4. 4. Apartments affordable to low-income households in 2002 Apartments affordable to low-income households in 2011 Apartments affordable to low-income households in 2014 Change from 2002 to 2011 Bronx 238,100 149,100 135,775 -43% (102,325) Brooklyn 339,500 214,800 196,295 -42% (143,205) Manhattan 230,800 140,900 127,582 -45% (103,218) Queens 158,700 86,800 73,057 -54% (85,643) Staten Island 27,900 18,100 22,337 -20% (5,563) TOTAL 995,000 609,700 555,046 -44% (439,954) There is a Dwindling supply of affordable housing for low-income people The loss of rent-regulated housing to vacancy deregulation is combining with the loss of subsidized housing and with rising rents overall to dramatically shrink the city’s supply of housing affordable to low-income households with incomes below twice the federal poverty threshold. Using the standard affordability threshold defined as 30 percent of household income. 2014 2014 2014 2014 2011 2011 2011 2011 2002 2002 2002 2002 0 50,000 100,000 150,000 200,000 250,000 300,000 350,000 400,000 Bronx Brooklyn Manhattan Queens Staten Island Apartments affordable to low-income households
  5. 5. Rent increases are outstripping incomes, leading to worsening rent burdens Rents in New York City continue to rise faster than incomes. For low-income households, the result is an ever-larger share of income being devoted to rent. Rent burdens are lower for rent-regulated low- income tenants than for unregulated ones, but the gap appeared to narrow from 2011 to 2014. www.cssny.org Rising median rent burdens for low-income tenants 30% 35% 40% 45% 50% 55% 60% 65% 70% 2011 2014 Rising median rent burdens for low-income tenants Unregulated poor Regulated poor Unregulated low-income Regulated low-income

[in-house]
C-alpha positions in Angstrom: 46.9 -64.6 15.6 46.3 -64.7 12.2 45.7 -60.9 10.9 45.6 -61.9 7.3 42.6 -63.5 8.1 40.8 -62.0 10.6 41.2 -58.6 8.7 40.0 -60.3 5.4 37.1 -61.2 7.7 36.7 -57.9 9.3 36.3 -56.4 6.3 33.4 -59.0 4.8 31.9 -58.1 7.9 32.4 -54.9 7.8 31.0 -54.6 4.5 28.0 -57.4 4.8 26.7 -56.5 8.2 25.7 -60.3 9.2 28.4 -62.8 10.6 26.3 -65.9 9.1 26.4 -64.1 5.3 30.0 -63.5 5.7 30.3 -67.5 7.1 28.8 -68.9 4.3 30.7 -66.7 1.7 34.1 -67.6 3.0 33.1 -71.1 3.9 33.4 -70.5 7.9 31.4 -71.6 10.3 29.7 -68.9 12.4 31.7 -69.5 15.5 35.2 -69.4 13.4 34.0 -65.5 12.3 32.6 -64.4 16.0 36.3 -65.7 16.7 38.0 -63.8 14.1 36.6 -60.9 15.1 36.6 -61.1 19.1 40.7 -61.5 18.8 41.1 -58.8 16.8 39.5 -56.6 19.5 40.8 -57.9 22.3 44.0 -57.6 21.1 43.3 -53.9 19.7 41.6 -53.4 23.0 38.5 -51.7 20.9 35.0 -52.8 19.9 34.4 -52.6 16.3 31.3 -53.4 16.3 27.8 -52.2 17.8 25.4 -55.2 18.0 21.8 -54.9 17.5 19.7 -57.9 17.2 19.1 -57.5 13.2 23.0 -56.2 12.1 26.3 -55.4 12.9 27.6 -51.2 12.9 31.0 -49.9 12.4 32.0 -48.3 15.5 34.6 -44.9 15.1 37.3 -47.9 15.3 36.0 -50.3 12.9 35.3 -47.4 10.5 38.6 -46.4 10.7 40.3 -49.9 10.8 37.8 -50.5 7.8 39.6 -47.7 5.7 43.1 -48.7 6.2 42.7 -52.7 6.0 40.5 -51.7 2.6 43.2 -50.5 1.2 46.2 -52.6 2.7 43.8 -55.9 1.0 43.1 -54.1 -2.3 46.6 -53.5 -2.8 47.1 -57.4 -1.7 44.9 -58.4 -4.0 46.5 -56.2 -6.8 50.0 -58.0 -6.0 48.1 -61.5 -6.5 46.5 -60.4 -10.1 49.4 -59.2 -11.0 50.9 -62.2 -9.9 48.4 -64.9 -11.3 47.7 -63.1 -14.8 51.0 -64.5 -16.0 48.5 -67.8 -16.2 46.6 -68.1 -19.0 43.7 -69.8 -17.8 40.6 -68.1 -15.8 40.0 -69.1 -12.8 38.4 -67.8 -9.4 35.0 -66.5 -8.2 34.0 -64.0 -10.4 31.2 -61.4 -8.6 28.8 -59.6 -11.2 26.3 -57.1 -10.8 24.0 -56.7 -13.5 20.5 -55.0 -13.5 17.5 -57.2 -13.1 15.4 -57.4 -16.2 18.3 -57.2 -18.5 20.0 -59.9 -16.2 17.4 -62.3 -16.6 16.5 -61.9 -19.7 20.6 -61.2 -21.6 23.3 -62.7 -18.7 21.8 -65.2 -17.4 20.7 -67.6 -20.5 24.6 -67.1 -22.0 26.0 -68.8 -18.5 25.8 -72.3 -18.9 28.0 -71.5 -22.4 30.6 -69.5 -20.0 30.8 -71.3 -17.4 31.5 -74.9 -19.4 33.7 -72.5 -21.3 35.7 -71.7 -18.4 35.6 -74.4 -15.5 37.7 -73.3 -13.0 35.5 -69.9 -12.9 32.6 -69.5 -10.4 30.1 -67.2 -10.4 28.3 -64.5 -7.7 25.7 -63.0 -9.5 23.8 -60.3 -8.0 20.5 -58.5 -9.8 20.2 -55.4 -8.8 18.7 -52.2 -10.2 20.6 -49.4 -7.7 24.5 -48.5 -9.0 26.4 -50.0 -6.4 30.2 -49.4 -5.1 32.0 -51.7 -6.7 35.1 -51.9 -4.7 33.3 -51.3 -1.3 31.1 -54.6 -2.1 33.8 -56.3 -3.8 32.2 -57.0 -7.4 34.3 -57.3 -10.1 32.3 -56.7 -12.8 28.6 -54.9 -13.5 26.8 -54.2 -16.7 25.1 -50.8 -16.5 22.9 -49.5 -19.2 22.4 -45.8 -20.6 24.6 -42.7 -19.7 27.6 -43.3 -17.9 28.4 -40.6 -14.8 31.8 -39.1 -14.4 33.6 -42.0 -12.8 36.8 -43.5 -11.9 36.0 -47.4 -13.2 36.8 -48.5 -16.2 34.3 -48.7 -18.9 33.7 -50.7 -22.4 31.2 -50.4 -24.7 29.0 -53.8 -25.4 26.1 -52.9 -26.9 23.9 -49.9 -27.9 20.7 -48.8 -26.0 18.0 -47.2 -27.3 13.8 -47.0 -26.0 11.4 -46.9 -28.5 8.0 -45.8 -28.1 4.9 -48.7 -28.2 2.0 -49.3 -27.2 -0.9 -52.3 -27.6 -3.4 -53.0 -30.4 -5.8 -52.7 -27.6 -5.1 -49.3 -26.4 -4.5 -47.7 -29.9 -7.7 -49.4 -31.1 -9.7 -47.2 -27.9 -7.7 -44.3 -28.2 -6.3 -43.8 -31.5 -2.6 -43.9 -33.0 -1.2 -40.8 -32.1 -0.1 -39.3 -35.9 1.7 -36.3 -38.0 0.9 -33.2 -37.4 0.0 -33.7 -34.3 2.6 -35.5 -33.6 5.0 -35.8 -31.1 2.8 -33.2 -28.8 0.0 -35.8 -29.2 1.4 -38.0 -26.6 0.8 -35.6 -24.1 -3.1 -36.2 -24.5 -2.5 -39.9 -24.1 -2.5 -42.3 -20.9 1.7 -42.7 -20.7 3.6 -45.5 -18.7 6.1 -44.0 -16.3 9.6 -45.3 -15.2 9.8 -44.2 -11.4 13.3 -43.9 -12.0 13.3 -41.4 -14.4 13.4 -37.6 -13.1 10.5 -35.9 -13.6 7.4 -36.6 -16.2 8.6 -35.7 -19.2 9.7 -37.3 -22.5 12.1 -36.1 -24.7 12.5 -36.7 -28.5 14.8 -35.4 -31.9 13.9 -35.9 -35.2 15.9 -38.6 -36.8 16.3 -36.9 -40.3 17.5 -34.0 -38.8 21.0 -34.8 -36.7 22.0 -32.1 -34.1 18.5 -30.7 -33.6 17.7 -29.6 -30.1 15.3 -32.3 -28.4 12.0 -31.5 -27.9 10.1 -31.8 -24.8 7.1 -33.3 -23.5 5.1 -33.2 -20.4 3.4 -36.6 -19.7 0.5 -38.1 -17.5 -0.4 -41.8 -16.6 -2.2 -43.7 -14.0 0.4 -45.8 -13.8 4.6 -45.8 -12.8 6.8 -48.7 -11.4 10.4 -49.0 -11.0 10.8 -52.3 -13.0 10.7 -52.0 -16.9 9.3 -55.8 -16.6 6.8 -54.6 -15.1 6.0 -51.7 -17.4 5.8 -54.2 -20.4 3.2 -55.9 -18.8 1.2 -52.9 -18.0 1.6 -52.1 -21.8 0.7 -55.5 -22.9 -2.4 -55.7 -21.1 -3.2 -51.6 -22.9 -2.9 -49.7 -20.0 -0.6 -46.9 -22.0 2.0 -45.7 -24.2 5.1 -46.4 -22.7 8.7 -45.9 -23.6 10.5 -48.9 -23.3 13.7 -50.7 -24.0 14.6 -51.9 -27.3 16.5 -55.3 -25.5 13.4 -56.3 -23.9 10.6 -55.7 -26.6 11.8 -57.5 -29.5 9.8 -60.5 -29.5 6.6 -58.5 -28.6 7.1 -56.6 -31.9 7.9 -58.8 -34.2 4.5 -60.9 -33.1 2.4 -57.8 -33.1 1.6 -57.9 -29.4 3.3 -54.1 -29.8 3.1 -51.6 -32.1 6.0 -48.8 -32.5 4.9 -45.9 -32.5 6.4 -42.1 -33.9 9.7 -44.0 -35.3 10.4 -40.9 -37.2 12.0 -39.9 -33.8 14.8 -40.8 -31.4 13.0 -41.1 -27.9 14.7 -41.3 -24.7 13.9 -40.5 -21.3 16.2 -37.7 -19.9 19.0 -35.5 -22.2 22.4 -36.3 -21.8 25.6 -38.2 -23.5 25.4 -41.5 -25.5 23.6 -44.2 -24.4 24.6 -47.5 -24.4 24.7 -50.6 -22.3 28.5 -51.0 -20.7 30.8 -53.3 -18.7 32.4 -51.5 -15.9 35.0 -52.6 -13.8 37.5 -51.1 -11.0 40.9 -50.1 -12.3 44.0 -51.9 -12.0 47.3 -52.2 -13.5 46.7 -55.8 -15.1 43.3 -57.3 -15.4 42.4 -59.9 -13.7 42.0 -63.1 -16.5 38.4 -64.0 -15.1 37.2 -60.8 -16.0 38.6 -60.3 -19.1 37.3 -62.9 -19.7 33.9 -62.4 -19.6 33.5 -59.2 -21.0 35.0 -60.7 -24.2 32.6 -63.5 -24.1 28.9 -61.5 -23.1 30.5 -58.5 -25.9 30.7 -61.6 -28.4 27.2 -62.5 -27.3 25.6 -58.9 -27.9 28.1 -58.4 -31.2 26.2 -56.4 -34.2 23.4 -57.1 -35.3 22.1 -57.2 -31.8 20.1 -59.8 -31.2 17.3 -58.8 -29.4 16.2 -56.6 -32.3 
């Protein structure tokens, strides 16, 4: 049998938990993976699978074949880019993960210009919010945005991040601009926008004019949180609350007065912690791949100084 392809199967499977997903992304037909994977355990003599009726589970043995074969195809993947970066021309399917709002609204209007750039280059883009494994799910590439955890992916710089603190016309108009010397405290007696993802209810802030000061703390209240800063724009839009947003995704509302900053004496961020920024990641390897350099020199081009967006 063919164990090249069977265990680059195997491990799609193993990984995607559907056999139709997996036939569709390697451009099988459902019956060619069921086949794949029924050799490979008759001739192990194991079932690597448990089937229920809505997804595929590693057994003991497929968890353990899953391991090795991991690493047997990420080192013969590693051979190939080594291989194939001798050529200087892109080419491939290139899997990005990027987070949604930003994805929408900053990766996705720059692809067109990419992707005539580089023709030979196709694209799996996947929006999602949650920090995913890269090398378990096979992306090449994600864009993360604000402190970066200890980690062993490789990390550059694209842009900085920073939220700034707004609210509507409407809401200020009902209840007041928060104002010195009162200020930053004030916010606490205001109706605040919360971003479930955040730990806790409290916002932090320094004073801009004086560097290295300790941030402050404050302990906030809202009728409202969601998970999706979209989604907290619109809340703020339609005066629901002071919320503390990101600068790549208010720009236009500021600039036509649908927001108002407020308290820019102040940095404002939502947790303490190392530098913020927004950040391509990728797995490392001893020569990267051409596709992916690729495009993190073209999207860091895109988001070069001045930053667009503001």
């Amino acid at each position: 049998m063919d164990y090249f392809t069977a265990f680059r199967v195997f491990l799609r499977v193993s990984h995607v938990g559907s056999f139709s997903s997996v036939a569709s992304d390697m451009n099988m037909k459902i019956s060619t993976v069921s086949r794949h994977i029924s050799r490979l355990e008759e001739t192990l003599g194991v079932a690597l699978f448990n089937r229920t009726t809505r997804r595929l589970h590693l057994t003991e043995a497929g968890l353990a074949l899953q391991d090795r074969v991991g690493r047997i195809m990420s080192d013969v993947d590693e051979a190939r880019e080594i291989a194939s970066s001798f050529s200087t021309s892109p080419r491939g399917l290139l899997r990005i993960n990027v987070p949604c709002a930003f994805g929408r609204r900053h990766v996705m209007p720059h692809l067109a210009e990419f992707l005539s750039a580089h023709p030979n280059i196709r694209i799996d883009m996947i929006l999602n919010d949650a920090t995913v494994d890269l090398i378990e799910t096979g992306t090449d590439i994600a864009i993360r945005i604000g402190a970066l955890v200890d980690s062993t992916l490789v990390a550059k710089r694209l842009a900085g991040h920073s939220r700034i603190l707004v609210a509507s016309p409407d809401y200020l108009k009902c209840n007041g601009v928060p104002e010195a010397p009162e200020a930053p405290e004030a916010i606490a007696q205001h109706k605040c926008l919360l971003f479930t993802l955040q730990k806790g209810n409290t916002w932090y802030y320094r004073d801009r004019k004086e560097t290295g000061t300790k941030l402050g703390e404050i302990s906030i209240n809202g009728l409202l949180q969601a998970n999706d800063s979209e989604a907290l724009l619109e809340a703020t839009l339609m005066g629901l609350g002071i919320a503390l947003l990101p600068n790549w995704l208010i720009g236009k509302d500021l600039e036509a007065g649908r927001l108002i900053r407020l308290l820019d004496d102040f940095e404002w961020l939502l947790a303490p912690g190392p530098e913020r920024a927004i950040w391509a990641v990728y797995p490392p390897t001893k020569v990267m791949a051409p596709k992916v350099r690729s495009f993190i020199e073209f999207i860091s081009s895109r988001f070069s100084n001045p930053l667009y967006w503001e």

6. 6. Who lives in Rent-Regulated Housing? www.cssny.org Median income Poor Near-poor Middle-income Number of low- income people Rent-regulated tenant $45,000 15% 22% 28% 901,500 Unregulated tenant $61,000 12% 18% 27% 666,000 Subsidized* tenant $16,900 48% 30% 16% 663,300 Owner $80,000 6% 14% 25% 502,100 All New York City $52,600 15% 19% 25% 2,740,900 White Black Latino Asian Immigrant-headed household Rent-regulated tenant 38% 21% 30% 10% 50% Unregulated tenant 44% 18% 22% 15% 47% Subsidized* tenant 14% 36% 44% 5% 37% Owner 53% 19% 12% 15% 45% All New York City 41% 21% 24% 12% 46% Rent-regulated housing remains the most important resource for low-income New Yorkers with household incomes less than twice the federal poverty threshold. *Including NYCHA, all HUD project-based subsidies, Mitchell-Lama, and Section 8 vouchers
  7. 7. Who lives in Rent-Regulated Housing? www.cssny.org 10 to 20 percent Up to 10 percent 20 to 40 percent 40 to 60 percent More than 60 percent Rent Regulated
  8. 8. New Yorkers at all income levels support stronger rent laws www.cssny.org Total Unsubsidized renter Low income Low-income unsubsidized renter Moderate/ Higher income Rent controlled or rent stabilized renter Low-income rent controlled or rent stabilized Oppose Favor 20%20% 0%40% 40% 60% 80% 100% 11% 6% 8% 9% 74% 84% 66% 17% 12% 21% 84% 88% 90% 89% 60% 71% 51% 4% 73% 79% 81% 80% 4% 3% 3% Oppose strongly Oppose not so strongly Favor strongly Favor not so strongly 10% 6% 12% Three-quarters of New Yorkers believe the state should create stronger protections for tenants in rent stabilized apartments, with support particularly high among low-income respondents. CSS conducts its own annual survey, The Unheard Third. This past year, we asked a random sample of New York City residents the following: “Now I’m going to read you about a series of steps the state could take to help more low-income New Yorkers reach the middle class. Please tell me if you favor or oppose each idea, or if you are unsure: Create stronger protections for tenants in rent stabilized apartments.” Source: The Unheard Third 2014, cited in forthcoming report “Stuck.”